In November 2022, The Earth’s population has risen to over eight billion. Meanwhile, the economy seems to teeter on the brink of oblivion, the environment is spinning worse, and repressive world leaders continue to push the limits of what they can get away with. But what if there was a solution?
In 2017, a sci-fi blockbuster easily identified the problems hurtling at us and imagined a surprising solution: What if you could shrink yourself so that you were five inches taller?
It may sound silly, but like Reducing Quickly demonstrated in the opening scenes, this compound medical procedure can dramatically reduce humanity’s impact on the planet. And as a bonus, your money goes a lot further when you only have to eat the equivalent of one M&M’s a day and your palace is the size of a shoebox.
Written and directed by Alexander Payne (Sideways, Nebraska) and was released five years ago on December 22, 2017, Reducing It was a critical and box office flop, but perhaps it was ahead of its time. While the movie remains inconsistent in degree, it has aged spectacularly in the half-decade since its debut. Here’s why Reducing Worth a second shot – or a first if you missed it.
Reducing It stars Matt Damon as Paul Saverink, a middle-class American living 10 years after the invention of “Downsizing.” Paul lives a quiet life with his wife, Audrey (Kristen Wiig), until he learns that his old childhood friend, Dave (Jason Sudeikis), has become a bit person. Dave reveals that he has been living as a king in a small-scale community called Leisureland, and before too long, Paul and Audrey decide to join him.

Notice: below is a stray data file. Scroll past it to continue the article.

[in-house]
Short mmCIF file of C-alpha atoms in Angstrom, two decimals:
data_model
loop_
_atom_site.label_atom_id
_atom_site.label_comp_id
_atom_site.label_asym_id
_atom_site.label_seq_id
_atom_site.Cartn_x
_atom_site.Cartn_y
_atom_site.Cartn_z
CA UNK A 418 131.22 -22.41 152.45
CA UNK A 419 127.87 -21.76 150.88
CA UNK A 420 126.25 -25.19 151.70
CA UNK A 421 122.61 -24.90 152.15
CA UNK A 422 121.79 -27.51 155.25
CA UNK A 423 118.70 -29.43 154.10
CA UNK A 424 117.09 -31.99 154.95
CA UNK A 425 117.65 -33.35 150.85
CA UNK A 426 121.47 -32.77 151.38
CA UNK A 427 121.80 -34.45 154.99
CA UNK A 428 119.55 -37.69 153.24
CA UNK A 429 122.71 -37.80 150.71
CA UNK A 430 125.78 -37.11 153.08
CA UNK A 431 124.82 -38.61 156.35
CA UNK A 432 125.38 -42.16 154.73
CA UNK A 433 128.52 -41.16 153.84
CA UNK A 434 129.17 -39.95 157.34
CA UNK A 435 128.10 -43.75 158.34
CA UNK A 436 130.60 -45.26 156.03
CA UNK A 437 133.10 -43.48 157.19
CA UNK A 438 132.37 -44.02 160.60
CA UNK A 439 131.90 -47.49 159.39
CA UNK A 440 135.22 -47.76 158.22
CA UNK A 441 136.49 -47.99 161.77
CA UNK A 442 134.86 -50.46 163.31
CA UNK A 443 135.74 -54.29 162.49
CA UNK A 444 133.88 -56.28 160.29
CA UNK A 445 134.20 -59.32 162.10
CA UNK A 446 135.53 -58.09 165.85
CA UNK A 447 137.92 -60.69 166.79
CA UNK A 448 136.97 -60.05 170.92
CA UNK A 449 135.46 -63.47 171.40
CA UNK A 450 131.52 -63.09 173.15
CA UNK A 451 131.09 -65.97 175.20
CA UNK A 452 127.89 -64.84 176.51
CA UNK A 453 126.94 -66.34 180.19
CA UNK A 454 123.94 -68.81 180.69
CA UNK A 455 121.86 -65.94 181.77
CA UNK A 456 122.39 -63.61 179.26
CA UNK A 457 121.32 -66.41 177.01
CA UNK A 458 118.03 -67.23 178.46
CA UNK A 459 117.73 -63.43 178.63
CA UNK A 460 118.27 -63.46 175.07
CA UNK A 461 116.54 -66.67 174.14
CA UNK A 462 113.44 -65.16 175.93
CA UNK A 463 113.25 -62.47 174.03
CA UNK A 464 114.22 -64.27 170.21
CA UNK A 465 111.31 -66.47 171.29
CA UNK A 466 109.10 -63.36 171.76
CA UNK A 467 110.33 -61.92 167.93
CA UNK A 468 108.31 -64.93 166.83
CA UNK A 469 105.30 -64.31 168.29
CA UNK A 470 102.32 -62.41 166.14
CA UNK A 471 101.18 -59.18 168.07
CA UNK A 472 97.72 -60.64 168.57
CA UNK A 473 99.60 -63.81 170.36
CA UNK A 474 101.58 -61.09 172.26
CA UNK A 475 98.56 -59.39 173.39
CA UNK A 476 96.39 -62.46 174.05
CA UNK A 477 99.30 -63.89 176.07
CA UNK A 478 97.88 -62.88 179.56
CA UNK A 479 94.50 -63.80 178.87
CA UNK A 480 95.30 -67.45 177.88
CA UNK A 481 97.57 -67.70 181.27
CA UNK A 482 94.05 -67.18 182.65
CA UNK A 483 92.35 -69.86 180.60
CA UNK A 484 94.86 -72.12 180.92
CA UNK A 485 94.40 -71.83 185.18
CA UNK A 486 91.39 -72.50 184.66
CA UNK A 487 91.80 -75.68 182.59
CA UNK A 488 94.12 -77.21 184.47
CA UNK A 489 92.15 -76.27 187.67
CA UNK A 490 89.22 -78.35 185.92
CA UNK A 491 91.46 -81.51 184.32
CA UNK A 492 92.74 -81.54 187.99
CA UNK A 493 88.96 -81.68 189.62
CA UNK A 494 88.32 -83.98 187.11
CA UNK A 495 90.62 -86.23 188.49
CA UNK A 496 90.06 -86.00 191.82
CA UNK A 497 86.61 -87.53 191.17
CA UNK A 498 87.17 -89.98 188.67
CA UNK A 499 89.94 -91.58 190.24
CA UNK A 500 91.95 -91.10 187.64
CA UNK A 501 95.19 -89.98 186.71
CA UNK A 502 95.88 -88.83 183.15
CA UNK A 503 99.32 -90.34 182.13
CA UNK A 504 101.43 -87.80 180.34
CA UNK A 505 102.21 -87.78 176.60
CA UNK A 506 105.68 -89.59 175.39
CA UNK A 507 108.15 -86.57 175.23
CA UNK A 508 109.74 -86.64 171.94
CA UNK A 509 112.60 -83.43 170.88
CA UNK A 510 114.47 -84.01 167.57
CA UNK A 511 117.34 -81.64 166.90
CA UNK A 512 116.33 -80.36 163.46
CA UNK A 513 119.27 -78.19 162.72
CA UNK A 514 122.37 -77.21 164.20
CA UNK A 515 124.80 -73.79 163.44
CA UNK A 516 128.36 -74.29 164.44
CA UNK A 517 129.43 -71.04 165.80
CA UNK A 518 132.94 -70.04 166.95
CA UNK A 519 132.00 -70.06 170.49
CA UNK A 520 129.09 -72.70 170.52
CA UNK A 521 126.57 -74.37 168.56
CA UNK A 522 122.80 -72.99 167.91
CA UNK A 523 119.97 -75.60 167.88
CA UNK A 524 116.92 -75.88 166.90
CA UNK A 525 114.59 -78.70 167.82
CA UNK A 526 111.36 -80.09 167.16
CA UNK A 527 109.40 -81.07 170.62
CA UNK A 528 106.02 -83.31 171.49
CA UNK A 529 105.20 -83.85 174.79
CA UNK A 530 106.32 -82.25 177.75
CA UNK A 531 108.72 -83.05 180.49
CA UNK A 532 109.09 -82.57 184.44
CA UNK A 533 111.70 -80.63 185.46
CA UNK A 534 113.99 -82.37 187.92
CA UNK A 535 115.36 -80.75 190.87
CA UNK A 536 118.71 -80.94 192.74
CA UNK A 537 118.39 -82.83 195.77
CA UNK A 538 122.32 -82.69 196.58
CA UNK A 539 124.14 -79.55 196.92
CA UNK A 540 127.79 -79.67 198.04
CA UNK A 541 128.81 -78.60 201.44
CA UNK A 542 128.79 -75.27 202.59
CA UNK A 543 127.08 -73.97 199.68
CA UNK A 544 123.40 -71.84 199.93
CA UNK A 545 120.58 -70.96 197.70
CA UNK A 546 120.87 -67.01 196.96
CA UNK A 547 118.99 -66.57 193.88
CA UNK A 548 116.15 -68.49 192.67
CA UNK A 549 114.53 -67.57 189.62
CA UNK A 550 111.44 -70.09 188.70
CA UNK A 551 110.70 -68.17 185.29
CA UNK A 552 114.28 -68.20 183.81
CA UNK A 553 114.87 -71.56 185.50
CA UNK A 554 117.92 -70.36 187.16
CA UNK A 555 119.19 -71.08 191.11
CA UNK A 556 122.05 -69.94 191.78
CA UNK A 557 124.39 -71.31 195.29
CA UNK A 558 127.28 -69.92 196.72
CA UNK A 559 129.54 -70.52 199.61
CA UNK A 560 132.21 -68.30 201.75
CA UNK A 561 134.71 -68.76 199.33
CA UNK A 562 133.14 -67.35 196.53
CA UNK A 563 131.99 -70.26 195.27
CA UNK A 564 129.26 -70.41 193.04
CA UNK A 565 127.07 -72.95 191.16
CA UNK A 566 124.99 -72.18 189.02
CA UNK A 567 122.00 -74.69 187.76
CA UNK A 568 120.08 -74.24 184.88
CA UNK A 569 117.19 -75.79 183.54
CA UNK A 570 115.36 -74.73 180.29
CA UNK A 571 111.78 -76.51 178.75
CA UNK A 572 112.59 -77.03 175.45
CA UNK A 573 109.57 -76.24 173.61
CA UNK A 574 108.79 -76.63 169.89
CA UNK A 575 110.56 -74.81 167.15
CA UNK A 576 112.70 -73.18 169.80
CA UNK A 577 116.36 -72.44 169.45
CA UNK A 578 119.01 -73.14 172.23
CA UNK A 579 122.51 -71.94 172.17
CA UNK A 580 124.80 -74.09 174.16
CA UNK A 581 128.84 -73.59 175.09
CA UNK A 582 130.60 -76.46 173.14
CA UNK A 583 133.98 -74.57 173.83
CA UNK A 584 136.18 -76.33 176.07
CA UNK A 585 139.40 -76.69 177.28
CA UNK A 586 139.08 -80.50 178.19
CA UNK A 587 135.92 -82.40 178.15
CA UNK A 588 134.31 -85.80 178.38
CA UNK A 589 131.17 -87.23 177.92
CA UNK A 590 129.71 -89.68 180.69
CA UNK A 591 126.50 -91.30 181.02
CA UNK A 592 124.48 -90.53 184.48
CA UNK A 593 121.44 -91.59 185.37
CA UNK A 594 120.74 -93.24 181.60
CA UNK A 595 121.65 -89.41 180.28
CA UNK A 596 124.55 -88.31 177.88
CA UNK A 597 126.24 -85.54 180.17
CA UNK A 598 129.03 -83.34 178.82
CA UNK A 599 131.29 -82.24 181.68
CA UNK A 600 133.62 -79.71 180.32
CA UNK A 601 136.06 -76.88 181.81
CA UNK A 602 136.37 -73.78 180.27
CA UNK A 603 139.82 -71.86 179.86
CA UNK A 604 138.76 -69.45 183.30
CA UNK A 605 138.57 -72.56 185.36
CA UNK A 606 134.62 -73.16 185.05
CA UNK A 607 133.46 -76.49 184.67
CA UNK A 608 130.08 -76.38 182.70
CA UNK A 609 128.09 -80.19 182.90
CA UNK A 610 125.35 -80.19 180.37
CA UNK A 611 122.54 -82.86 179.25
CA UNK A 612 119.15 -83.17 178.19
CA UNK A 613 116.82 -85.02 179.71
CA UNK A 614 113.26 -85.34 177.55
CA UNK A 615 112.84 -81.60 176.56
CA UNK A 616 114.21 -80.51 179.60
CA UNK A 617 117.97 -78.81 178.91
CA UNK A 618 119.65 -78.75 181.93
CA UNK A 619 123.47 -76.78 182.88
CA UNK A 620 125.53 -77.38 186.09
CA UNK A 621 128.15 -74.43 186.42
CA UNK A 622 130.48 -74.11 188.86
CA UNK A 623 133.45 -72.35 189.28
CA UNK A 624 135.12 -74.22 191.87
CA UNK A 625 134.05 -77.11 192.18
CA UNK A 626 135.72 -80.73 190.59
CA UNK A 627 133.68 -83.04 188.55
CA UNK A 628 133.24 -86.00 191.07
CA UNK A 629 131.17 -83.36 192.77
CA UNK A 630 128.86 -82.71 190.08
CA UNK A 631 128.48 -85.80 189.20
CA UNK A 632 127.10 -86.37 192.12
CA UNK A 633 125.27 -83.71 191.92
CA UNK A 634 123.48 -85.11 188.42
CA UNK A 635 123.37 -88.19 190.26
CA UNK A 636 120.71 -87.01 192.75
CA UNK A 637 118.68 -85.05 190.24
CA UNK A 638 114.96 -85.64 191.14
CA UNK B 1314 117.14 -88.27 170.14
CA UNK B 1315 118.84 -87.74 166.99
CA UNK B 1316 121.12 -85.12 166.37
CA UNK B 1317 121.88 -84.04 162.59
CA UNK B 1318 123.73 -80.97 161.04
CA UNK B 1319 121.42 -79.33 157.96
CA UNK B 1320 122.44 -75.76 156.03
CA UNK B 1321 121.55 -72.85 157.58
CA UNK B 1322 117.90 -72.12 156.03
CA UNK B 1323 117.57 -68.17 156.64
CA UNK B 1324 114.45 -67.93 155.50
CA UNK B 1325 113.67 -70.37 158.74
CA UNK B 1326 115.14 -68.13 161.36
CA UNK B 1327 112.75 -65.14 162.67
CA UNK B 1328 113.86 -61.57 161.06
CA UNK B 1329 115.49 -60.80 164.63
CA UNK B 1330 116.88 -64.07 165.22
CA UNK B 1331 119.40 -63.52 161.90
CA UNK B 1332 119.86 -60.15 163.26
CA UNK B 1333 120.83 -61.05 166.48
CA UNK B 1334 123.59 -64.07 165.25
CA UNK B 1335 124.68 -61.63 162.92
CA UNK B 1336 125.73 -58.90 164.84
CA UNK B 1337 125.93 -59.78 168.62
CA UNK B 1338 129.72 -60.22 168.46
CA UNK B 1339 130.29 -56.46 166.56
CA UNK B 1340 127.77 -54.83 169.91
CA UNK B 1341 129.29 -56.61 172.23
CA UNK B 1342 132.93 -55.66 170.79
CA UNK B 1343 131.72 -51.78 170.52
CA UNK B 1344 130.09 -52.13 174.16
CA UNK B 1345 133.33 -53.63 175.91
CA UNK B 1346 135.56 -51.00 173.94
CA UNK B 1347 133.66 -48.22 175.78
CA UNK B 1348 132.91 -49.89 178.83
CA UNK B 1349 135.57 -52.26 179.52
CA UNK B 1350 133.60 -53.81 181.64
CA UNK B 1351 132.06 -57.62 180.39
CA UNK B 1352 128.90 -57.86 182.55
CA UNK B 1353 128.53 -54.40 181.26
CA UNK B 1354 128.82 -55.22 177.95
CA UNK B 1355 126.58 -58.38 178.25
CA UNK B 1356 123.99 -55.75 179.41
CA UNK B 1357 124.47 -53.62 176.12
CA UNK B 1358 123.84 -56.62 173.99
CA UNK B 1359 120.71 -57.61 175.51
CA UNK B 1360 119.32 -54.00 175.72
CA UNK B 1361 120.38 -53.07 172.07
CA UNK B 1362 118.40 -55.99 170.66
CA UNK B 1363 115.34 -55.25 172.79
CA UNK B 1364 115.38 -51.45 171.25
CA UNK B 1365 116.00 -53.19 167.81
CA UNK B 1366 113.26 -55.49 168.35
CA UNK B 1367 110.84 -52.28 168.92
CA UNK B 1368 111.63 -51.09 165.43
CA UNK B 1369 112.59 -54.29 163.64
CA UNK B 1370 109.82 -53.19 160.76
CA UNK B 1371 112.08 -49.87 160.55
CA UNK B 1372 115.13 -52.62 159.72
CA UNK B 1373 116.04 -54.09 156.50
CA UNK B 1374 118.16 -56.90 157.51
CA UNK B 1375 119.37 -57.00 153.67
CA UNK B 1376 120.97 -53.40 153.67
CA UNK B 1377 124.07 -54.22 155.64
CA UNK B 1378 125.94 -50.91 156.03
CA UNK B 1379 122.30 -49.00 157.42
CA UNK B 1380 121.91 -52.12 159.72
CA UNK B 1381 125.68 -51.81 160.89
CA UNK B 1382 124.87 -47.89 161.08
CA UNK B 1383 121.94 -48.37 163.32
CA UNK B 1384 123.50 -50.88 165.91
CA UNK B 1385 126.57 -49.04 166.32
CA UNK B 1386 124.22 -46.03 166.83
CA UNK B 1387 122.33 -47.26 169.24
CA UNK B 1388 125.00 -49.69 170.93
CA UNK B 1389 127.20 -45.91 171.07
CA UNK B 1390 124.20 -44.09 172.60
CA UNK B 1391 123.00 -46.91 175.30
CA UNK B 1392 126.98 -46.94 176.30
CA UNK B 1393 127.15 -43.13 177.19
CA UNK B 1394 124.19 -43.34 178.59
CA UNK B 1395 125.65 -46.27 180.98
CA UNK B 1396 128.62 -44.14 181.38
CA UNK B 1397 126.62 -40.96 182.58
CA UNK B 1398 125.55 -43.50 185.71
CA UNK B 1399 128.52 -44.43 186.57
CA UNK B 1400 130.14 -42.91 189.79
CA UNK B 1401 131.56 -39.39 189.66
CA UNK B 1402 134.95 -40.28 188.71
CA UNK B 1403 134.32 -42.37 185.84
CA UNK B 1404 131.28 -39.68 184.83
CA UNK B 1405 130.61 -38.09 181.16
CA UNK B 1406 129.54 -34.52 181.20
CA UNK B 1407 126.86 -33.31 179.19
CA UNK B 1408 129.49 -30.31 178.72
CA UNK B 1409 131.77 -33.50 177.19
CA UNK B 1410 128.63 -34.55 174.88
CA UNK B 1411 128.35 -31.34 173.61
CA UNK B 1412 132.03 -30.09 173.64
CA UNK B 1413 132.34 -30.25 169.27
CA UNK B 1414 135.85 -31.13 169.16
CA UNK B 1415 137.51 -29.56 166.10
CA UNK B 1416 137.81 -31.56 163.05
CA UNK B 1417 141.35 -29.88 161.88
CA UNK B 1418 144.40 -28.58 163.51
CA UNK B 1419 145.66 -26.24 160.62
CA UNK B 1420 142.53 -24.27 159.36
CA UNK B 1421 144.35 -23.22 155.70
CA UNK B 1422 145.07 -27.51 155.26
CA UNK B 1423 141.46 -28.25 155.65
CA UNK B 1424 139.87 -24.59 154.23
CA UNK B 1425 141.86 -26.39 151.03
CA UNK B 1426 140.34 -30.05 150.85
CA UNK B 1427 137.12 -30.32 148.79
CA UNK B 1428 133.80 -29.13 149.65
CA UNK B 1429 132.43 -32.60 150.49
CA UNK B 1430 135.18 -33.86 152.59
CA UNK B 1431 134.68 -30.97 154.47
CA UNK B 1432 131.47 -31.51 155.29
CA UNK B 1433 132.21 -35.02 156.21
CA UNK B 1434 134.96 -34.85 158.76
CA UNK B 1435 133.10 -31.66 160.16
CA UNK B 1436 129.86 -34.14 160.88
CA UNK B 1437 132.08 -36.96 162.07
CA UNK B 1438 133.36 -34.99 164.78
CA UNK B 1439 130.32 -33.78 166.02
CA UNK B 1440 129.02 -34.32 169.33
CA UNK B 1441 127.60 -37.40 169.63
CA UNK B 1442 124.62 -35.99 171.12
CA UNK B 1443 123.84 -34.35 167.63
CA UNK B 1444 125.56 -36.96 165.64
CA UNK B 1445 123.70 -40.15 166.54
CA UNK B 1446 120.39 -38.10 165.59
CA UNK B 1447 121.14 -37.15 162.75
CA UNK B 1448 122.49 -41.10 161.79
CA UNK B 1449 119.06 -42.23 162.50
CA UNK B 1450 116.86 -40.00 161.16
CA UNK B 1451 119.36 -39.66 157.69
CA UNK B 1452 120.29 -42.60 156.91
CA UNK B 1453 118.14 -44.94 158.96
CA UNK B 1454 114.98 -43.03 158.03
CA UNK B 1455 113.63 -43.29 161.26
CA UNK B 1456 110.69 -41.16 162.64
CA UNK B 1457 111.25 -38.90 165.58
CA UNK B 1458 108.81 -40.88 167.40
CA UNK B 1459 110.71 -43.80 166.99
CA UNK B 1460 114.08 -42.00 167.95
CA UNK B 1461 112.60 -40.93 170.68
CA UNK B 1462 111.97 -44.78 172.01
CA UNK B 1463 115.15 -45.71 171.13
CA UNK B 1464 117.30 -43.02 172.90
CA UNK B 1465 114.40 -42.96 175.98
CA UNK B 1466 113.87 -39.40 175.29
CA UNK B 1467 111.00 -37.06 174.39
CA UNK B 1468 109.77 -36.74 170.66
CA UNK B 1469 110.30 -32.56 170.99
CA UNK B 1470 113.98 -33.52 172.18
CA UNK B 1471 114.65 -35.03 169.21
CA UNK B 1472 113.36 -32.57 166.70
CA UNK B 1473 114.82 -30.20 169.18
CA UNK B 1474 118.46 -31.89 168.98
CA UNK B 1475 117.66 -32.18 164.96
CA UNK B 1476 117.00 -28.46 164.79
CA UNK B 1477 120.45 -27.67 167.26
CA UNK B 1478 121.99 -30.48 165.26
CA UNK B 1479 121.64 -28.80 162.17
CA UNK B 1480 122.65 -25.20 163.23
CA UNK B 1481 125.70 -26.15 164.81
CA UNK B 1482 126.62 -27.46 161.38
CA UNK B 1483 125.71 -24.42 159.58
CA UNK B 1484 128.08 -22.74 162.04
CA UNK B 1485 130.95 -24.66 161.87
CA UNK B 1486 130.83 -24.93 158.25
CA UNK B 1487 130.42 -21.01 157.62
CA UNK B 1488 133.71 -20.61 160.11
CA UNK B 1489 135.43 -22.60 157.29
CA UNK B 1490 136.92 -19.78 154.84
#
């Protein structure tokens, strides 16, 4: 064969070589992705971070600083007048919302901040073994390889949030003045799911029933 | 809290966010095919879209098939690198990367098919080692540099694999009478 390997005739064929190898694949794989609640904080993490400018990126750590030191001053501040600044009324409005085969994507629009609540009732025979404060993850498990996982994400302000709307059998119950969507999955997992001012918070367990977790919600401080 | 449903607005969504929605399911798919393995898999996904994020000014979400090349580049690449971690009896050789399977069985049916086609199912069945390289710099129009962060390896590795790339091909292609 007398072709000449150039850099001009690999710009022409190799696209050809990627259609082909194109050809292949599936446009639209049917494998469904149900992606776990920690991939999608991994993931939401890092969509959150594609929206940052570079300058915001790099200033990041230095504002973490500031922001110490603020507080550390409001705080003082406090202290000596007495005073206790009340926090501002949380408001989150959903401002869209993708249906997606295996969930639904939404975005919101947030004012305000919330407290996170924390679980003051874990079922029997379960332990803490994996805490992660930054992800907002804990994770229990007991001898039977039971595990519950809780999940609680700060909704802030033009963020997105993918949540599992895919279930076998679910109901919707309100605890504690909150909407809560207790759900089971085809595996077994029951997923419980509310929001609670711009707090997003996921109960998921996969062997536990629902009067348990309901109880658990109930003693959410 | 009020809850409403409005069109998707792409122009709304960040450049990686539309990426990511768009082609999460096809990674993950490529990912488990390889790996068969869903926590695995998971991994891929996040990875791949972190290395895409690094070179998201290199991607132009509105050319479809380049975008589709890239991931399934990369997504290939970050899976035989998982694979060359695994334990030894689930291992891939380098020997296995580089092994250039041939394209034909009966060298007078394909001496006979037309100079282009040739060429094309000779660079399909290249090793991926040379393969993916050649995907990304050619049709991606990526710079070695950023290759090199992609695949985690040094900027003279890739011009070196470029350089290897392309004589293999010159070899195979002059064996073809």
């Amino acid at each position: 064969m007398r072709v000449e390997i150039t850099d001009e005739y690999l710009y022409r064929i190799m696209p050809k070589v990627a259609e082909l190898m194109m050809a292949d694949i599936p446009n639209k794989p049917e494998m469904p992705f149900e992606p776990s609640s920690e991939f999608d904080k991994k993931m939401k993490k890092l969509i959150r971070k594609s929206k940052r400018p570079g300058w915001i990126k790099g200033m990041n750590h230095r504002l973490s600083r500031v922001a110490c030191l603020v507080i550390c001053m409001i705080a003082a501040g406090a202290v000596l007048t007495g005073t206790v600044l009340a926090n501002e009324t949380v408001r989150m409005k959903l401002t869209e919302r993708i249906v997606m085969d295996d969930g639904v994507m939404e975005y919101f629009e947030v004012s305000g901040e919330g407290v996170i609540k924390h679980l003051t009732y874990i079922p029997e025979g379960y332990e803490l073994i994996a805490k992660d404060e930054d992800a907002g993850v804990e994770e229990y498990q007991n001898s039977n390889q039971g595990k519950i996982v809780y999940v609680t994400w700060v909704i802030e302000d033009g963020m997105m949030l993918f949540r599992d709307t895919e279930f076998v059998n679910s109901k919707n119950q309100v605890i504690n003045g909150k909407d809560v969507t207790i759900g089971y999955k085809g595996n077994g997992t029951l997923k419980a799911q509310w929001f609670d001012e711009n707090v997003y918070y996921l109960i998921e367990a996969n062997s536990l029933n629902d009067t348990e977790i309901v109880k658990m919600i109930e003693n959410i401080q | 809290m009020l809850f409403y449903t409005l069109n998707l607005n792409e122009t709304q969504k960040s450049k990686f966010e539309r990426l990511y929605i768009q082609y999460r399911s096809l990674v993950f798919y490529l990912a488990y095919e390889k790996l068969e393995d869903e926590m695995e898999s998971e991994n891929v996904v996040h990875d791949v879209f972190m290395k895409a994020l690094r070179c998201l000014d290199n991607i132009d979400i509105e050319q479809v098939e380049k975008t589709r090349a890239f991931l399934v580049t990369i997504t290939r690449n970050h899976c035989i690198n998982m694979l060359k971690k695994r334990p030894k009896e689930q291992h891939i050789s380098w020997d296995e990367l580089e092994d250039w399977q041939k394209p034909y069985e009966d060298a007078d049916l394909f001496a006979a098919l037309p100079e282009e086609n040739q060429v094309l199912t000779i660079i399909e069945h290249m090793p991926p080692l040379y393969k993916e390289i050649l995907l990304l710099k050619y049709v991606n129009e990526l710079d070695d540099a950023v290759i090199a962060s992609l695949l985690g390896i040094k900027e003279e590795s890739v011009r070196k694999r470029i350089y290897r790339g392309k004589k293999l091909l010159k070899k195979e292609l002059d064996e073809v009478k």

This is where the movie takes its first twist. Audrey changes her mind at the last minute and fails to warn Paul before he undergoes the irreversible procedure. Then she divorced him, taking enough money with her to prevent him from living as a petty king. After moving into a less impressive apartment in Leisureland and getting a call center job to pay the bills, Paul meets two people who will change his life: a sketchy party boy played by Christoph Waltz, and a maid named Ngoc Lan Tran, played by Hung Chau.
While Waltz is a diversion, Chau’s character drives the plot as ReducingThe second half is filtered into gear. Ngoc Lan, a Vietnamese activist, shrank against her will and was imprisoned until she fled to America. Paul progresses to the downsized service workers who keep Leisureland running but are forced to live in a slum outside its walls. Eventually, they embark on a trip to Norway to visit the inventor of downsizing, only to learn that, spoiler alert, the world is still doomed despite his best efforts. It’s an issue with the ending, but it’s also (probably) realistic.
In an interview with WatchmanAlexander Payne noted that while he knew Reducing As completely fictional as it may be, there is still a lot of research that went into making the movie. “The technology is there,” he joked in 2018. “All the patents have been bought by the apparel companies.”
He added that according to some of the physicists he spoke to, shrinking your body would have surprising effects. “You can jump higher and maybe live longer, you can put popsicle sticks on your arms and maybe fly a little bit, flap around.” He said. “But I have a movie to make, and I have other things to think about.”
five years later, Reducing It’s still an incomplete movie. The tone swings wildly from comedy to drama to romance, and while Pine hints at the more interesting ramifications of the procedure (from the anti-downsizing sentiment to the details of the procedure itself), the film is ultimately more concerned with Matt Damon’s personal journey as a white man learning how to live. The other half is more of an exploration of that life.
Still, where Reducing It may have felt prescient in 2017, it’s approaching surprising levels of realism in 2022. Maybe five years from now we’ll be reading about the sci-fi movie directed by Pine on smartphones the size of Tic Tacs.
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